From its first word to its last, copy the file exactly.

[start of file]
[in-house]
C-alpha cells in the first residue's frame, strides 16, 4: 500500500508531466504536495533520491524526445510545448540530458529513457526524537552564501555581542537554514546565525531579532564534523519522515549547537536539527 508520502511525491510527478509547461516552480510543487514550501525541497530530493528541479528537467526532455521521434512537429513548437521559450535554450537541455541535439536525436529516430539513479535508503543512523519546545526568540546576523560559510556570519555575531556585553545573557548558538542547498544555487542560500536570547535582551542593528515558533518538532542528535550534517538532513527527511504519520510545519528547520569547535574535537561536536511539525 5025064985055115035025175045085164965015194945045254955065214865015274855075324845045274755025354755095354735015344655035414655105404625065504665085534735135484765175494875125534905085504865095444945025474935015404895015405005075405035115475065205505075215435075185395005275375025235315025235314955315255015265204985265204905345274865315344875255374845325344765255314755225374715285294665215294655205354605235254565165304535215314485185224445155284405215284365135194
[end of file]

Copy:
[in-house]
C-alpha cells in the first residue's frame, strides 16, 4: 500500500508531466504536495533520491524526445510545448540530458529513457526524537552564501555581542537554514546565525531579532564534523519522515549547537536539527 508520502511525491510527478509547461516552480510543487514550501525541497530530493528541479528537467526532455521521434512537429513548437521559450535554450537541455541535439536525436529516430539513479535508503543512523519546545526568540546576523560559510556570519555575531556585553545573557548558538542547498544555487542560500536570547535582551542593528515558533518538532542528535550534517538532513527527511504519520510545519528547520569547535574535537561536536511539525 5025064985055115035025175045085164965015194945045254955065214865015274855075324845045274755025354755095354735015344655035414655105404625065504665085534735135484765175494875125534905085504865095444945025474935015404895015405005075405035115475065205505075215435075185395005275375025235315025235314955315255015265204985265204905345274865315344875255374845325344765255314755225374715285294665215294655205354605235254565165304535215314485185224445155284405215284365135194